When you or someone on your family experiences a medical event, the last thing you want to do is worry about any debt incurred. According to the Kaiser Family Foundation Health Debt Survey published in June 2022, 41% of American adults have debt due to medical or dental care.
Rather than expending energy on figuring out how to pay off that debt, that energy is better spent on recovery and looking ahead at your future. Here, we take a look at different ways to say goodbye to medical debt, regardless of your income.
- Doublecheck The Charges: As soon as you receive a statement, double-check the medical charges that are billed to you. Billing mistakes do happen, and you don’t want to end up paying more than what you actually owe.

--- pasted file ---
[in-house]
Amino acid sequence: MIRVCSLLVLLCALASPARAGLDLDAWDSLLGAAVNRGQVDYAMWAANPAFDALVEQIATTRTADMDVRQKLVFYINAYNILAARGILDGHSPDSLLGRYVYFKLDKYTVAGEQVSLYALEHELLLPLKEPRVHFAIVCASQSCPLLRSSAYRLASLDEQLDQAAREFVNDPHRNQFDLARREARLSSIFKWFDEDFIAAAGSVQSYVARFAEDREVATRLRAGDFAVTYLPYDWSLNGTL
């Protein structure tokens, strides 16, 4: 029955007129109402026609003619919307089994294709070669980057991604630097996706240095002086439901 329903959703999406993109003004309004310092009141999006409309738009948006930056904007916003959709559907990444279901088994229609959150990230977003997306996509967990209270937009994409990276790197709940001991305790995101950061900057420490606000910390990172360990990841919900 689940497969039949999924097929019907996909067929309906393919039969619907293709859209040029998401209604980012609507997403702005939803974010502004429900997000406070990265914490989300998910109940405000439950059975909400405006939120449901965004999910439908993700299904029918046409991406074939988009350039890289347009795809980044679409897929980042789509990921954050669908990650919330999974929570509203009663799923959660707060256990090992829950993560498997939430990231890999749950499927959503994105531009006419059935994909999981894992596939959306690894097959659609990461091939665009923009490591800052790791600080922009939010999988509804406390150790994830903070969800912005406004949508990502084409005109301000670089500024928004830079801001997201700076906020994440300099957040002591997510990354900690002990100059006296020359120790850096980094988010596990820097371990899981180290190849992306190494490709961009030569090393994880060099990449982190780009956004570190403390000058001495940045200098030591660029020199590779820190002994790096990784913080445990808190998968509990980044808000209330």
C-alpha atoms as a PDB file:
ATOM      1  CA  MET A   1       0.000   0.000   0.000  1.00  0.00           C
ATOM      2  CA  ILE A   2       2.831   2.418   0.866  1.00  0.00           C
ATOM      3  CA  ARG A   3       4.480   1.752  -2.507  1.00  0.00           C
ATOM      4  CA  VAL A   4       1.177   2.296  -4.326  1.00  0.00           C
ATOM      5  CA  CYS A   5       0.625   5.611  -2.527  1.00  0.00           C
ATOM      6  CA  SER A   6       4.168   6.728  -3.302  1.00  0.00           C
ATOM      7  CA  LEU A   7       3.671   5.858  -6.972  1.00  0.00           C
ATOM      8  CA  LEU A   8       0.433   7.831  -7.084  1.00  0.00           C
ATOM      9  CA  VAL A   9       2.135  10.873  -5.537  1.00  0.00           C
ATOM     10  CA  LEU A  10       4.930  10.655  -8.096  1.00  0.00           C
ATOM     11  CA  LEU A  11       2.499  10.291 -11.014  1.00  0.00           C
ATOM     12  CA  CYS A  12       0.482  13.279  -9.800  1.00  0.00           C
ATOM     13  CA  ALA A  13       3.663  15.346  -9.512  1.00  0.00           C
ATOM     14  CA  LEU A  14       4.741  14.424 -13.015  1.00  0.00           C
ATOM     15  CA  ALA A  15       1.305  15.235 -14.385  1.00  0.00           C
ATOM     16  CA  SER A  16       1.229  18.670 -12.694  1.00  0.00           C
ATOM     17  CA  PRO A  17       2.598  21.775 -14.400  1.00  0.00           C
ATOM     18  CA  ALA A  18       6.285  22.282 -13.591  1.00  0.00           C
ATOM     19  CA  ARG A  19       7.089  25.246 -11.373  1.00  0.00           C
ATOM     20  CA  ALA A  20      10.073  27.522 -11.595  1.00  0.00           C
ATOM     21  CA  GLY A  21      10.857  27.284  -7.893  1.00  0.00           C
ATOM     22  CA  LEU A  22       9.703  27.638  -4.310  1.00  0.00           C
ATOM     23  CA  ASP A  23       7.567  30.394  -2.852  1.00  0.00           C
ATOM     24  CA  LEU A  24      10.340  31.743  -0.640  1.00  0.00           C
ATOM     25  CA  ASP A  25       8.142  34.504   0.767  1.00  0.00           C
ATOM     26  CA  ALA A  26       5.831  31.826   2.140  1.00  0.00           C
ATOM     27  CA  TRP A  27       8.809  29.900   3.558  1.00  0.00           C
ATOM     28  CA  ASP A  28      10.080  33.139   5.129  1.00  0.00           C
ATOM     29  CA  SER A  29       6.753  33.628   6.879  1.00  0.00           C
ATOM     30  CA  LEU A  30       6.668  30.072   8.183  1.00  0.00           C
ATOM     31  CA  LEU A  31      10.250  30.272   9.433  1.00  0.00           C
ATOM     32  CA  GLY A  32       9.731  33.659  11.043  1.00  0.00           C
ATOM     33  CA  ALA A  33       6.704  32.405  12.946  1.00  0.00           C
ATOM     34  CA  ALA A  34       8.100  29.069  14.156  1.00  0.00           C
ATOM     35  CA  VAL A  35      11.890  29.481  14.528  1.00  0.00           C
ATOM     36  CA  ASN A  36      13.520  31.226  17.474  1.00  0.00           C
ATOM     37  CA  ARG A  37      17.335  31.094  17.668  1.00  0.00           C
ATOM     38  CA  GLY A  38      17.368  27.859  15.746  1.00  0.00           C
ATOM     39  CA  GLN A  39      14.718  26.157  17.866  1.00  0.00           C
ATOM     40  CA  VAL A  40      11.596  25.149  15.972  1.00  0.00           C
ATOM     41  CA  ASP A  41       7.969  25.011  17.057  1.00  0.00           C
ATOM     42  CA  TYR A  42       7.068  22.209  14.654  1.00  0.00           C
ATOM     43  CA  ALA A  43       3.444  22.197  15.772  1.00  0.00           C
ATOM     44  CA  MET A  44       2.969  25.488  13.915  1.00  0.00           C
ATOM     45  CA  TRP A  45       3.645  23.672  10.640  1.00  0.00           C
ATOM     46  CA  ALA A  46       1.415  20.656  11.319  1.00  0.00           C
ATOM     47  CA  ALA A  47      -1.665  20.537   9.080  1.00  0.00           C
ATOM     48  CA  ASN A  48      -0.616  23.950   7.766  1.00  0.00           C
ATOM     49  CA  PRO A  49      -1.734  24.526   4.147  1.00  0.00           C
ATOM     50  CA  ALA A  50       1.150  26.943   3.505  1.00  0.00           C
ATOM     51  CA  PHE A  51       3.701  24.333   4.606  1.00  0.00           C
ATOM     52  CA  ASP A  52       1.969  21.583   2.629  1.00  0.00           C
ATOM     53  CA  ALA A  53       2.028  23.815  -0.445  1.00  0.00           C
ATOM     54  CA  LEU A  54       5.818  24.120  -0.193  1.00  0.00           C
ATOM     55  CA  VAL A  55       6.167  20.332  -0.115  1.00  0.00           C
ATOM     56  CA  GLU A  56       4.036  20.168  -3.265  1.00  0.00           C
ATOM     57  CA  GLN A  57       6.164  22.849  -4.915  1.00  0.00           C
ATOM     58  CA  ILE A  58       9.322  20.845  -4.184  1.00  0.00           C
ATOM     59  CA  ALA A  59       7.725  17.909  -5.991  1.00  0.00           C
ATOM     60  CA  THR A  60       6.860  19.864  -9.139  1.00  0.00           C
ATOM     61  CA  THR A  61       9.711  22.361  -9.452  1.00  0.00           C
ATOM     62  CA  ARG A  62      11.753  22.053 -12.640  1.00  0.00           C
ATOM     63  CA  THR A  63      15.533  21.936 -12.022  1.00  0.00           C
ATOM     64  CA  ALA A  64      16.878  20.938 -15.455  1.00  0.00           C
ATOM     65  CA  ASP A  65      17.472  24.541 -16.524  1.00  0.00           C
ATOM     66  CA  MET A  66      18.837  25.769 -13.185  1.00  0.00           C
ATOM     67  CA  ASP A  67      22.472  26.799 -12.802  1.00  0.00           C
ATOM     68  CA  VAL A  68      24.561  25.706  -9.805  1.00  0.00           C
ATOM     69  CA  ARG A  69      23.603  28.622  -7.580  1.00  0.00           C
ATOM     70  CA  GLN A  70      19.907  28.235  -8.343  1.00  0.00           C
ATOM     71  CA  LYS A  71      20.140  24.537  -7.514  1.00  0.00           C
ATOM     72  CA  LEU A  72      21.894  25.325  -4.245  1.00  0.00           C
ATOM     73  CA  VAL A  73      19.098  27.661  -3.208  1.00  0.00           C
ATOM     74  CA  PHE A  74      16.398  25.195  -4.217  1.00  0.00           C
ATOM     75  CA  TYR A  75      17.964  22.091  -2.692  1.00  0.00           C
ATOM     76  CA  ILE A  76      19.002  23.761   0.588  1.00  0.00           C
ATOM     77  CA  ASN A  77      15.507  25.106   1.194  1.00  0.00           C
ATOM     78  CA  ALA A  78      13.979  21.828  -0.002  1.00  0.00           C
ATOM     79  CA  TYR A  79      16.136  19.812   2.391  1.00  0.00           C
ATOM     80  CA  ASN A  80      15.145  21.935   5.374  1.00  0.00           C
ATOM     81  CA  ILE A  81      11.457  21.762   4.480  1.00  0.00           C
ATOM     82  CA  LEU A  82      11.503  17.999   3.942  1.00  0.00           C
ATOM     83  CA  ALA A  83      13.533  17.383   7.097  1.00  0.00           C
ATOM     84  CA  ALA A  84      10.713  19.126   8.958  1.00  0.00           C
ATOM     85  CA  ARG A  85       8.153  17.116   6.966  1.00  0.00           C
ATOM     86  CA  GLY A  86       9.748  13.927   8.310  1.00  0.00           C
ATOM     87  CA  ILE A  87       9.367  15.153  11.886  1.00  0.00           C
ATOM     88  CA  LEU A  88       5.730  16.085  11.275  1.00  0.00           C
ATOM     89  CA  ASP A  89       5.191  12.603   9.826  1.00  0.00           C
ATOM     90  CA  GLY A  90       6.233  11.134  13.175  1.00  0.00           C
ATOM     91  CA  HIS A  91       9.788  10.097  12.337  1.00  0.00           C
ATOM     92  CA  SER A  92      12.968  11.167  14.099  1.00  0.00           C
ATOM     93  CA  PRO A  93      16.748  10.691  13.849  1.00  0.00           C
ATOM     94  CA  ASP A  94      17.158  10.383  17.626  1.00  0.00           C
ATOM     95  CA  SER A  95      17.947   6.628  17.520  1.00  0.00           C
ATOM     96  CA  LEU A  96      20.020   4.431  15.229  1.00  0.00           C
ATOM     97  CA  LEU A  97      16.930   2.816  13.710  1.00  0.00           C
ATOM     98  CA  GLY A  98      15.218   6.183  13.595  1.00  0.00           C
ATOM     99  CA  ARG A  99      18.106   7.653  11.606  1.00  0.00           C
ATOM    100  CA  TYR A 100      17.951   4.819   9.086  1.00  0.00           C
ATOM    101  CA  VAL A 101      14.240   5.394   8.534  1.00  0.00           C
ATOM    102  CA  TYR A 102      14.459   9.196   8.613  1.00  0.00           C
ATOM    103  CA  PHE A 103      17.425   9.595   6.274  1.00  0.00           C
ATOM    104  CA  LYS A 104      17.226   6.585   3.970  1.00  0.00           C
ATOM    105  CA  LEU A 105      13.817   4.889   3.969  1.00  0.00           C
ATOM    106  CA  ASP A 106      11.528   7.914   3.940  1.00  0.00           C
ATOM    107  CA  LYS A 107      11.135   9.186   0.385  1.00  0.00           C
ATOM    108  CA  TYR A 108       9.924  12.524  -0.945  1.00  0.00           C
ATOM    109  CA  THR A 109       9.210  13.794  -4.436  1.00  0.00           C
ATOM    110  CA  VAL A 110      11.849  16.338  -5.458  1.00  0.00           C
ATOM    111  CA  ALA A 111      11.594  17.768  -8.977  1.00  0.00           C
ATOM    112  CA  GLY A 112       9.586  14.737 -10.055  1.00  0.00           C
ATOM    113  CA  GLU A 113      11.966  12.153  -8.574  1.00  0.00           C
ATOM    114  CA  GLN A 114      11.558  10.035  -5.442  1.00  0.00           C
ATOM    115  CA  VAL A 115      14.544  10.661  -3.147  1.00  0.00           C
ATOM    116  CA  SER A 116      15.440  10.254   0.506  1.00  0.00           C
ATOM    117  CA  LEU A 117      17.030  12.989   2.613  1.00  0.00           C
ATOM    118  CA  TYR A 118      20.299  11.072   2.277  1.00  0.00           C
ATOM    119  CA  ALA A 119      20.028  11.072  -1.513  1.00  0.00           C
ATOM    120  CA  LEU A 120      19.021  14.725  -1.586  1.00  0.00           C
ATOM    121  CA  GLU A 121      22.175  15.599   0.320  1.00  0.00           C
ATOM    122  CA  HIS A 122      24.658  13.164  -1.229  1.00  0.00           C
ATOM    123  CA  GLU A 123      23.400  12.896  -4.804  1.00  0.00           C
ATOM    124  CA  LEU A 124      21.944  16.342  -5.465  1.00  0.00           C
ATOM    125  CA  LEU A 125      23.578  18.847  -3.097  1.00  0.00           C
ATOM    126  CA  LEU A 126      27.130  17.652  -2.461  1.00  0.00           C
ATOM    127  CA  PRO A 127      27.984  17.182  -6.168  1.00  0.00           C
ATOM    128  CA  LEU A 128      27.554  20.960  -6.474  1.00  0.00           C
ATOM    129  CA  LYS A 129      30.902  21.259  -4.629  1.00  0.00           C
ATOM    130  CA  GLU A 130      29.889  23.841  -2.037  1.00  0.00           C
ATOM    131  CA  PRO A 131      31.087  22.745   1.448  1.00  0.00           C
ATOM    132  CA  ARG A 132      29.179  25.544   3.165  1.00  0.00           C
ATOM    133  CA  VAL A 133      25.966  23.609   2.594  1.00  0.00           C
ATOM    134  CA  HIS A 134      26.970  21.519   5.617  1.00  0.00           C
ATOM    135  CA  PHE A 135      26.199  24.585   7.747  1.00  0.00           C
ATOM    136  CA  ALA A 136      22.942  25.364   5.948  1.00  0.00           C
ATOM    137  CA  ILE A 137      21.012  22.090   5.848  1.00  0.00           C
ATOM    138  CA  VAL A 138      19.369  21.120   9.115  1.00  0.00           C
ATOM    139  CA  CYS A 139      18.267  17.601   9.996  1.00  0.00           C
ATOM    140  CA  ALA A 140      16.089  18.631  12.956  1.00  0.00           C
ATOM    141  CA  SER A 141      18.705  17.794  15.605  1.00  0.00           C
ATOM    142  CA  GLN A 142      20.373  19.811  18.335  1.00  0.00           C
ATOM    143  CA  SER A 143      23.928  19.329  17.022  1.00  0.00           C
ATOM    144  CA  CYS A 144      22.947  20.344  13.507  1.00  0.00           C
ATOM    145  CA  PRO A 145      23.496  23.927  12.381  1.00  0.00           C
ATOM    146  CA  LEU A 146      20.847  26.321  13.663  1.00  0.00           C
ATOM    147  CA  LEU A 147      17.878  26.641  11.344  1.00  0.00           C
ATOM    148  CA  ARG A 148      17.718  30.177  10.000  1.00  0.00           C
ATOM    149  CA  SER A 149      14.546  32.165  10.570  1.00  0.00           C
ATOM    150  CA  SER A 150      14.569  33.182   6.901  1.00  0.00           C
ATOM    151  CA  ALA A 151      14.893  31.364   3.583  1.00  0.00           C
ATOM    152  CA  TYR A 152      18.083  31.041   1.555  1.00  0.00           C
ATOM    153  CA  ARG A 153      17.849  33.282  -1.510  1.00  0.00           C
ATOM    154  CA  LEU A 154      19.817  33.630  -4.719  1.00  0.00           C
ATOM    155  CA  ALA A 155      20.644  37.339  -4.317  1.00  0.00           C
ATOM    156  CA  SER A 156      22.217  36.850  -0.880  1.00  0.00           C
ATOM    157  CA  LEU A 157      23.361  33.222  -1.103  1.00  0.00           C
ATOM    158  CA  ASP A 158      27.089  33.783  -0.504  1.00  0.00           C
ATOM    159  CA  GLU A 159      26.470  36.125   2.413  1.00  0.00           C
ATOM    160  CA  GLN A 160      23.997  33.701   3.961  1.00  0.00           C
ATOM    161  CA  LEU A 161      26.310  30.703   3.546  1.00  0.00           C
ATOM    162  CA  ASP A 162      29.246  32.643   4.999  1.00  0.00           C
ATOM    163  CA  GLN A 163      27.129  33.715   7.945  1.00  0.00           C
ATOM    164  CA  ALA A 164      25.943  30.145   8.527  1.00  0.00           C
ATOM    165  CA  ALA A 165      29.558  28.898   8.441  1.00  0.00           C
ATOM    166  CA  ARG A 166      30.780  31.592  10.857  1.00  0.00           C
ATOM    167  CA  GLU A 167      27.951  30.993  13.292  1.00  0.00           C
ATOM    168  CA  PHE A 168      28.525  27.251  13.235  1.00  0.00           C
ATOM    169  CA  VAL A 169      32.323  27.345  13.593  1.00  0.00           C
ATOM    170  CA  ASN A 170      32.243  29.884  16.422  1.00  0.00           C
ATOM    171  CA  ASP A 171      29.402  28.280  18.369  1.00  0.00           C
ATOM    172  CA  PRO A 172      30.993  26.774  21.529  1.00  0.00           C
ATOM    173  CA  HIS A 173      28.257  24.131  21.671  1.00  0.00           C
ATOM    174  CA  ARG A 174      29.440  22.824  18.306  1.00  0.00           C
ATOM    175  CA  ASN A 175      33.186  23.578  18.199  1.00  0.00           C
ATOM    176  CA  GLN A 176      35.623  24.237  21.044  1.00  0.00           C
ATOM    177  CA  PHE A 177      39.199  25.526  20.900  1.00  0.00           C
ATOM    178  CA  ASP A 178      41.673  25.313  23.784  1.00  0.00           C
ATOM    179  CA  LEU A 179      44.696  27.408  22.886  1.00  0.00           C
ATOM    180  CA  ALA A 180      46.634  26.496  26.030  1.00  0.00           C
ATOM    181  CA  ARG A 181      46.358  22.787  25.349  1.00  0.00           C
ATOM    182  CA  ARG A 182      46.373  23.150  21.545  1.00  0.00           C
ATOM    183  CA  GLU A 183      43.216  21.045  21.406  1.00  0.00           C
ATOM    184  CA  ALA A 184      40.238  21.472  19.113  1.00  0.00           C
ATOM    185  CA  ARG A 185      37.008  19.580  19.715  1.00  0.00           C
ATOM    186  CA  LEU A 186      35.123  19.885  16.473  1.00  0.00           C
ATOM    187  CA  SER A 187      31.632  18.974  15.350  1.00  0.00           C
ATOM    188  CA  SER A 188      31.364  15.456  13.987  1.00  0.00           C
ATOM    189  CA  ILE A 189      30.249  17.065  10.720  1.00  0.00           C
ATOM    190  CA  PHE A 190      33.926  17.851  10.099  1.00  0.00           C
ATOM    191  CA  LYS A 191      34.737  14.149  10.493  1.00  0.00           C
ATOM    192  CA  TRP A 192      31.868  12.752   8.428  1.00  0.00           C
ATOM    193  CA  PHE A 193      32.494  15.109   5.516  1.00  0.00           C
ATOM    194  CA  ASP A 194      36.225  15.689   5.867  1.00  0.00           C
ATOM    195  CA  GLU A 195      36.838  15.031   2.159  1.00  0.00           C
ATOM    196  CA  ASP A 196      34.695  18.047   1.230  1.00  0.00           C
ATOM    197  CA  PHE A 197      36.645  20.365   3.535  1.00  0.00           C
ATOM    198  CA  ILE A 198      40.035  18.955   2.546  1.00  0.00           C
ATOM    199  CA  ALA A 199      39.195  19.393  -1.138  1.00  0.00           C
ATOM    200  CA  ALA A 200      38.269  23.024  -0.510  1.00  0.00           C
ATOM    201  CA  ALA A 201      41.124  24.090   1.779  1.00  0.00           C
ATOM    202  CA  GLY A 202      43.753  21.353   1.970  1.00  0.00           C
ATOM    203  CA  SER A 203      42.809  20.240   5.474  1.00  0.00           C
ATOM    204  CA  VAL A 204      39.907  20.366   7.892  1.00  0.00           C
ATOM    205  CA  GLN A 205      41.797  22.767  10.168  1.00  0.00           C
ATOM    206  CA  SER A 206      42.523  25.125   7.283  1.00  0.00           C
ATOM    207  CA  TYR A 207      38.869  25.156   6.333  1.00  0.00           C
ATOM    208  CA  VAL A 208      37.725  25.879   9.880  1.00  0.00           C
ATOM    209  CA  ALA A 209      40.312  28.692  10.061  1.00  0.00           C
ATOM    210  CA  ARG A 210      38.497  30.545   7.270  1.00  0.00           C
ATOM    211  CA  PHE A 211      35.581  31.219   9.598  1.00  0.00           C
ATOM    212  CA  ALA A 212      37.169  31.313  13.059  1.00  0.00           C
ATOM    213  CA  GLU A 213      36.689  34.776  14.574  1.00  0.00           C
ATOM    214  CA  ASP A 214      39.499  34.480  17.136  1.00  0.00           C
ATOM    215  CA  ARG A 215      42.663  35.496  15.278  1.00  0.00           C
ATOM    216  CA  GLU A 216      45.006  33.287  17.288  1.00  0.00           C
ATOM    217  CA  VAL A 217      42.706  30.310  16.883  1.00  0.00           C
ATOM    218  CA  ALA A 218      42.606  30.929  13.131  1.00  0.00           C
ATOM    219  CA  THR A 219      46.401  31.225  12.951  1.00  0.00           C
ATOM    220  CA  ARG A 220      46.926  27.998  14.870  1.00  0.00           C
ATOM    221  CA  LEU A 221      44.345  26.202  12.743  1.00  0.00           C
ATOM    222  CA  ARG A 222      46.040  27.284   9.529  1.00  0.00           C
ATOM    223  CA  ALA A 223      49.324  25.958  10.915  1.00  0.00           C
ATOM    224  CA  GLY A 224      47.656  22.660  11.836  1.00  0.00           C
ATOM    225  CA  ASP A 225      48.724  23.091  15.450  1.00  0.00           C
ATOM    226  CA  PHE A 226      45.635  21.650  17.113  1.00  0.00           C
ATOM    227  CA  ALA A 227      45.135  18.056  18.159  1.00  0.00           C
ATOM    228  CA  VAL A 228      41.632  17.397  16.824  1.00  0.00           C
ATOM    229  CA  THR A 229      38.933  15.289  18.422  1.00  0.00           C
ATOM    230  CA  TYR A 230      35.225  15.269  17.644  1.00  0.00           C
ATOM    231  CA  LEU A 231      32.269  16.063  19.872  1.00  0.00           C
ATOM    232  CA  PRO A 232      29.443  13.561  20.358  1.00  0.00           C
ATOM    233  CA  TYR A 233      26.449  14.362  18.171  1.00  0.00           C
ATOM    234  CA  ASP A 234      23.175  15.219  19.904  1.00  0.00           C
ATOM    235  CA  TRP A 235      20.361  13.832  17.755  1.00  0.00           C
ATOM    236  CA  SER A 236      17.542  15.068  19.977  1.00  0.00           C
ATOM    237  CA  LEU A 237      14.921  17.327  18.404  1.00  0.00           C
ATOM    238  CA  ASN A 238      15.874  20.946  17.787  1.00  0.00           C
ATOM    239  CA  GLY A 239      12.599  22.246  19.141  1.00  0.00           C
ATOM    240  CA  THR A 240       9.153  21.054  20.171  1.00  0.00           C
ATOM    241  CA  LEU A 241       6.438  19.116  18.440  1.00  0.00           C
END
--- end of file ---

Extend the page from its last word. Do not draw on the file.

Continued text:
- Ask For A Discount: It may seem odd to ask for a discount from your medical provider, but it can’t hurt. If you can afford to pay off your debt in a lump sum, let your provider know the timeframe in which you can pay and they may offer a discount.
- Seek Out Financial Assistance: Several organizations offer financial assistance when it comes to paying medical bills. Start with Benefits.gov to find federal and state-sponsored medical assistance programs for which you may be eligible. Another organization to look into is The Assistance Fund, which can help with co-payments, prescriptions, and insurance premiums.
- Apply For A Medical Credit Card: If you’re confident you can pay off your medical debt in the near future, a medical credit card may be right for you. Medical credit cards are often interest-free for 6 to 12 months, but keep in mind that if you can’t pay in full during that timeframe, you may be hit with a deferred interest rate that can increase your debt quickly.
- Find An Advocate: Medical bill advocates can negotiate on your behalf, for a fee. Just be sure that the money you save will more than cover the advocate’s fee; otherwise, it’s money wasted.